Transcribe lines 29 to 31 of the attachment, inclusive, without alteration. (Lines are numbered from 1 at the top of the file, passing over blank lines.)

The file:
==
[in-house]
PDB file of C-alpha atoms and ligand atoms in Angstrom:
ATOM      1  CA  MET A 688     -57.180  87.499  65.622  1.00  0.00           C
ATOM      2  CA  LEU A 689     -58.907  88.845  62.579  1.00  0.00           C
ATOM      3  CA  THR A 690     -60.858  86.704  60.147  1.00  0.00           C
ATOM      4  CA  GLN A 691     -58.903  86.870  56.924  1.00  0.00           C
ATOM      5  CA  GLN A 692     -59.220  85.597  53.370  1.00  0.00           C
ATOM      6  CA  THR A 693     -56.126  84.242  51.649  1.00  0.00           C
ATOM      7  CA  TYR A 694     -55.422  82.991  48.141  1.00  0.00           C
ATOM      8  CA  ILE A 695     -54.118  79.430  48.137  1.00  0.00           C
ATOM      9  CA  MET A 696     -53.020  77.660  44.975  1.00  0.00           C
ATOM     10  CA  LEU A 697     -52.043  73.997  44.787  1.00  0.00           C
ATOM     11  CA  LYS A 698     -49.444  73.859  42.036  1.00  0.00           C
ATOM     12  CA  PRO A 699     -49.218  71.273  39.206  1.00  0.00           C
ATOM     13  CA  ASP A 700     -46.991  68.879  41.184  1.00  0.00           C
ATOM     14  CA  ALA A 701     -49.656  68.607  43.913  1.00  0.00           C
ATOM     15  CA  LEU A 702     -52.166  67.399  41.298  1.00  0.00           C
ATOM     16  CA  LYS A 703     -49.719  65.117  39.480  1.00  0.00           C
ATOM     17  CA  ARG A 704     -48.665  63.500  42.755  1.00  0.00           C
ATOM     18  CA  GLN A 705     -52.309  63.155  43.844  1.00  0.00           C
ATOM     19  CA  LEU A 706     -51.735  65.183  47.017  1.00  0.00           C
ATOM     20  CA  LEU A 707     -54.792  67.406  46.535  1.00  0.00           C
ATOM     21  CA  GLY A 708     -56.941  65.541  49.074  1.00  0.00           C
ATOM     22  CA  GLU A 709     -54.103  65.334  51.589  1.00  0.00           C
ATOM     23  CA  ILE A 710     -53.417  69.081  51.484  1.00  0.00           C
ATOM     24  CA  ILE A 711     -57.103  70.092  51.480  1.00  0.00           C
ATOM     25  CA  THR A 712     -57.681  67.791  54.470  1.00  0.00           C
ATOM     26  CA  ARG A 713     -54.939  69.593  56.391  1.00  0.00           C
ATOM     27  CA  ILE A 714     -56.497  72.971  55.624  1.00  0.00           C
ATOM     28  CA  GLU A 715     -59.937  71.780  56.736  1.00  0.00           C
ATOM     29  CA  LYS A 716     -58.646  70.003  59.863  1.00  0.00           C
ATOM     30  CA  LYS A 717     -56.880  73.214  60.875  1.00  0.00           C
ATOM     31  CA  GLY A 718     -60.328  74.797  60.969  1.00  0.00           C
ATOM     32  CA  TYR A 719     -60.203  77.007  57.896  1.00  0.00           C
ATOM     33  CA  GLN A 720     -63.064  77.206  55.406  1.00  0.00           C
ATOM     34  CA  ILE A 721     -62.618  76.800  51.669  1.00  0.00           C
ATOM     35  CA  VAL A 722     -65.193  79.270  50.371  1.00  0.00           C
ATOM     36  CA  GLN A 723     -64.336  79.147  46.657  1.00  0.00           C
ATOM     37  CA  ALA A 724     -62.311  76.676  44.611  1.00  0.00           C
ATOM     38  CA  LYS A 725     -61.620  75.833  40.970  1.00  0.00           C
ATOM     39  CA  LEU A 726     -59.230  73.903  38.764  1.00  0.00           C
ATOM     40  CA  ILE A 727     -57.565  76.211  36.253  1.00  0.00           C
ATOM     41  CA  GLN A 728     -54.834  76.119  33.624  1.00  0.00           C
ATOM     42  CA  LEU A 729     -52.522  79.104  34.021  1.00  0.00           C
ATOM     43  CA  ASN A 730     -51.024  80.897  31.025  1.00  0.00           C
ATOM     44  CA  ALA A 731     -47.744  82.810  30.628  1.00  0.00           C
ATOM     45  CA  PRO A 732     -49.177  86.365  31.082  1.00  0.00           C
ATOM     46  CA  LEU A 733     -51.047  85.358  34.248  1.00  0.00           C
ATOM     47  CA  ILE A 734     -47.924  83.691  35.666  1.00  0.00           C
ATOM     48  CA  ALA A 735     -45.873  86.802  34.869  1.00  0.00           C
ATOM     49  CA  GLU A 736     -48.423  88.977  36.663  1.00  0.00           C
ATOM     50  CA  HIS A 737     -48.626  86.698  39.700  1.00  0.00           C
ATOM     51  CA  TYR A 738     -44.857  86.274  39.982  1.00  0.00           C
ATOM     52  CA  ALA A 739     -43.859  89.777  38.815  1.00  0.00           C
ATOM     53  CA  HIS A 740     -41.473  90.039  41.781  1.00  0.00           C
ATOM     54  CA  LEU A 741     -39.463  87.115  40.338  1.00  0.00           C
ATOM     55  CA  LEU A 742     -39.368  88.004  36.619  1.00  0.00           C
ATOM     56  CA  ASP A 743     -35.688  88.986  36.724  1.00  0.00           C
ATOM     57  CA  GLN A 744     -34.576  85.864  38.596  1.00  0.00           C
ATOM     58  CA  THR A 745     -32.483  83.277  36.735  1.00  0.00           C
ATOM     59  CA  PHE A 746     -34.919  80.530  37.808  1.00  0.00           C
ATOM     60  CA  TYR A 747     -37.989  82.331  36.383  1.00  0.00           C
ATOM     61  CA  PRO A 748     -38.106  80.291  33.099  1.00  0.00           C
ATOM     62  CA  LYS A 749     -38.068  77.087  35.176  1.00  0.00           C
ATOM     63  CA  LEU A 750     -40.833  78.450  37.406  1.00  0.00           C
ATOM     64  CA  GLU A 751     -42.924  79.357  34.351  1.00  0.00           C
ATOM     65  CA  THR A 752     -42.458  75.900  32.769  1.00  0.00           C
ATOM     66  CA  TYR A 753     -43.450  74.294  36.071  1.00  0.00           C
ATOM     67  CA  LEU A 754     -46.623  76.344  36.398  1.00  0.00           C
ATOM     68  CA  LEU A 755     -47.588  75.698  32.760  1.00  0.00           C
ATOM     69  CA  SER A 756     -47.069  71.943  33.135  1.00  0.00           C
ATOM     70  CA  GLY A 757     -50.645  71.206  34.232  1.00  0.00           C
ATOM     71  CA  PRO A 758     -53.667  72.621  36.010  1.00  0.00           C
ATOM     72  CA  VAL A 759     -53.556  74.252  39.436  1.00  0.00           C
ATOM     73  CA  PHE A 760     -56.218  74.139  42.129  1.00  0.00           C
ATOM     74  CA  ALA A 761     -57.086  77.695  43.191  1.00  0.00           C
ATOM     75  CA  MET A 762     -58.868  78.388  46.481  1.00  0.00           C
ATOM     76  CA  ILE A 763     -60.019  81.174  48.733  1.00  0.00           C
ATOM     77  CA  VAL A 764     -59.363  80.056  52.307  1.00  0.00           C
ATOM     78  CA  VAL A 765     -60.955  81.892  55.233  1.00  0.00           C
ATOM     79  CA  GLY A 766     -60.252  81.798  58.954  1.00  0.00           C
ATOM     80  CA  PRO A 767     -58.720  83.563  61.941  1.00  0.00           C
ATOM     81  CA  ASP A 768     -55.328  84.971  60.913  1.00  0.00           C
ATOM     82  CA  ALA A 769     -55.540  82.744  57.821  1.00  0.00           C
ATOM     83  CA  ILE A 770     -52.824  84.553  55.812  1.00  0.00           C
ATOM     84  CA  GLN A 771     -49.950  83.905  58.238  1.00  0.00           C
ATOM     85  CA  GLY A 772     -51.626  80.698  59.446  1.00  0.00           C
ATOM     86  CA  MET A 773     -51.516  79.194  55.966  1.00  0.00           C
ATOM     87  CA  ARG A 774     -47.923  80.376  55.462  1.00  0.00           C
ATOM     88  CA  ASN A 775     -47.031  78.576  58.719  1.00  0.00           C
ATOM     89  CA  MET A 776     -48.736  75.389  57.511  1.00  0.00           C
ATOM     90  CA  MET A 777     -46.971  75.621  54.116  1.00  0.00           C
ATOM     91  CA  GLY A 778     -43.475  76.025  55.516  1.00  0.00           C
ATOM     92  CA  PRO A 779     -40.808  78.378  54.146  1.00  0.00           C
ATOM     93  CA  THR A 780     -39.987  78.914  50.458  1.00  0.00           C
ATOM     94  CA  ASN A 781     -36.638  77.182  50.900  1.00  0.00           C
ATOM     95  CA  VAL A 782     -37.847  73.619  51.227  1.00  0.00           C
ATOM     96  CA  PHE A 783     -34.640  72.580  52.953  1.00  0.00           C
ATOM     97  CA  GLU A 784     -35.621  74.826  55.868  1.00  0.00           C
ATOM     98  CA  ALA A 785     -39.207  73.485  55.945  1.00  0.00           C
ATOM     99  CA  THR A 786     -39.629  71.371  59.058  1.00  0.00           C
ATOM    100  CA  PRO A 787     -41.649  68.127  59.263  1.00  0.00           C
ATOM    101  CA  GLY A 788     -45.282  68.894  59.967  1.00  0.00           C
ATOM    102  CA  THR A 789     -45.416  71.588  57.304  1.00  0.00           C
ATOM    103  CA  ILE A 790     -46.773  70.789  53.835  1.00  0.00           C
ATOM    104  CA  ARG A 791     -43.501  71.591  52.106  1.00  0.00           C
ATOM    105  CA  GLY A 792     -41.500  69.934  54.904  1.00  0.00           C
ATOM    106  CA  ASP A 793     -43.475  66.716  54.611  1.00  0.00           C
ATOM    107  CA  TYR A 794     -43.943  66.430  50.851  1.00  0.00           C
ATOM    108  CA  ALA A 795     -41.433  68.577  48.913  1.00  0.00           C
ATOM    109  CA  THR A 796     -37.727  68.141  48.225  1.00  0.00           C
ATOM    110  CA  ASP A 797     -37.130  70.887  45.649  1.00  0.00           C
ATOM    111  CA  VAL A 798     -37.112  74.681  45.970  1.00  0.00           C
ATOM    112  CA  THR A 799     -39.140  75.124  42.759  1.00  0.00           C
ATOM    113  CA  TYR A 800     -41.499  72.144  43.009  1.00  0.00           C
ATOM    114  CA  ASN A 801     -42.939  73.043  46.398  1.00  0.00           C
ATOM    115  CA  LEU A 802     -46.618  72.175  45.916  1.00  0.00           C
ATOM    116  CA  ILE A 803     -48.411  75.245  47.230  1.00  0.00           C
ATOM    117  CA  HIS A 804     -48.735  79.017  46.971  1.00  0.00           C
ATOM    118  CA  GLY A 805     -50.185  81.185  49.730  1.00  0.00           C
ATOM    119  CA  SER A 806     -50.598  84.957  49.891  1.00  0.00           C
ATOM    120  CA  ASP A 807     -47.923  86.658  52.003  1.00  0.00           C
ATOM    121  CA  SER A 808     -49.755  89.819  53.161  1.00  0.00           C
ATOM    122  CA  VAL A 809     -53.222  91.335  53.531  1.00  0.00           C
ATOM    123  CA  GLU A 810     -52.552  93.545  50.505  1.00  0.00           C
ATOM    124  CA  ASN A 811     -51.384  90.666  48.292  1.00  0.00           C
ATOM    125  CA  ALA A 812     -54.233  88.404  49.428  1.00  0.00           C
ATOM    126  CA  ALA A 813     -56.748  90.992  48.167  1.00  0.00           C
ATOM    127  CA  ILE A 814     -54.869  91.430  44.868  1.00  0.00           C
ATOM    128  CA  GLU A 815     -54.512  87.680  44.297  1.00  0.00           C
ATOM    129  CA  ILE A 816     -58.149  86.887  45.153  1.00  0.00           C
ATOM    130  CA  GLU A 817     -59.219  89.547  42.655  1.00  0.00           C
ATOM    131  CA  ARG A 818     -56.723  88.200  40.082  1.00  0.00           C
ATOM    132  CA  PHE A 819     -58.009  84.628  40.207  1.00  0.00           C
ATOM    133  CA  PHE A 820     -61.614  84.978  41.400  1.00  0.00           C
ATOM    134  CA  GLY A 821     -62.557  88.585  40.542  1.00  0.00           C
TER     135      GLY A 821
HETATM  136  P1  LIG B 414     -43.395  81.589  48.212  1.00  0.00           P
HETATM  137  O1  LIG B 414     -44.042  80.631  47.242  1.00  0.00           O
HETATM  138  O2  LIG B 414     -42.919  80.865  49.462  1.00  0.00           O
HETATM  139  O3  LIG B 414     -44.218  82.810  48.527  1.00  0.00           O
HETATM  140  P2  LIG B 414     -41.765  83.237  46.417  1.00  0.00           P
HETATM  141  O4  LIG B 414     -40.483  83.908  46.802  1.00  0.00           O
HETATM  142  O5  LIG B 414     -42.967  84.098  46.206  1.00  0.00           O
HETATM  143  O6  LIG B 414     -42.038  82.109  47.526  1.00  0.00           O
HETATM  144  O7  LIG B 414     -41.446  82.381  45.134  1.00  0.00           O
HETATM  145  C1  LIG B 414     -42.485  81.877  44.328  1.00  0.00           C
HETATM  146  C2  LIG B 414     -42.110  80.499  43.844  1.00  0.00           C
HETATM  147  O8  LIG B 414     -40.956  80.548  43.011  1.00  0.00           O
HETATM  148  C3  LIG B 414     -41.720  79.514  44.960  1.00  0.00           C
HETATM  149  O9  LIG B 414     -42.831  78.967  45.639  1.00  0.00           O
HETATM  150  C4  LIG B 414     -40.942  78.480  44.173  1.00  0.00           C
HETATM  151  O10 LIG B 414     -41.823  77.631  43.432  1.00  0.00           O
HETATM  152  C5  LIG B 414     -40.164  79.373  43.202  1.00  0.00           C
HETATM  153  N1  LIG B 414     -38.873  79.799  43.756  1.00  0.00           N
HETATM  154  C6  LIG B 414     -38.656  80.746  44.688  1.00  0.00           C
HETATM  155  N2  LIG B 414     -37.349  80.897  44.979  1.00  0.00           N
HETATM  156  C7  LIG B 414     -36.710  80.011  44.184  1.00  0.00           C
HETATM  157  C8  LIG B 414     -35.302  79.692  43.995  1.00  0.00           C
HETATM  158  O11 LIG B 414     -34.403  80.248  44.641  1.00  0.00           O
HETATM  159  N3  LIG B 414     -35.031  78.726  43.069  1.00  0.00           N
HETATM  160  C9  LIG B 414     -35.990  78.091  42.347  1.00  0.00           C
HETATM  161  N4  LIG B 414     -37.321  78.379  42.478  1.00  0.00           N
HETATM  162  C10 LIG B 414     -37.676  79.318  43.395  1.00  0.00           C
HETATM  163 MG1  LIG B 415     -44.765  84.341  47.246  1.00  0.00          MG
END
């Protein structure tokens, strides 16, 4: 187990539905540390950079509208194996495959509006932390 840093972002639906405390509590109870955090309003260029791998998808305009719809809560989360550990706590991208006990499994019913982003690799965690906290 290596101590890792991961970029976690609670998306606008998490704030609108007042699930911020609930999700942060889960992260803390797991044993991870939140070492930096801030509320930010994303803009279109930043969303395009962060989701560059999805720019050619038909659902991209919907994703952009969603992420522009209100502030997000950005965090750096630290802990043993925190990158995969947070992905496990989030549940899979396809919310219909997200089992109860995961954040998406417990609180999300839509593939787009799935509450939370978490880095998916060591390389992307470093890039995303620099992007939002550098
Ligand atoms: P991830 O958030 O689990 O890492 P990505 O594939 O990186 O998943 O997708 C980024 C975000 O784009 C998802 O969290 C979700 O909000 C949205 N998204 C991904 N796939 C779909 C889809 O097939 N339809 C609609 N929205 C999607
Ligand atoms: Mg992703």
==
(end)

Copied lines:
ATOM     27  CA  ILE A 714     -56.497  72.971  55.624  1.00  0.00           C
ATOM     28  CA  GLU A 715     -59.937  71.780  56.736  1.00  0.00           C
ATOM     29  CA  LYS A 716     -58.646  70.003  59.863  1.00  0.00           C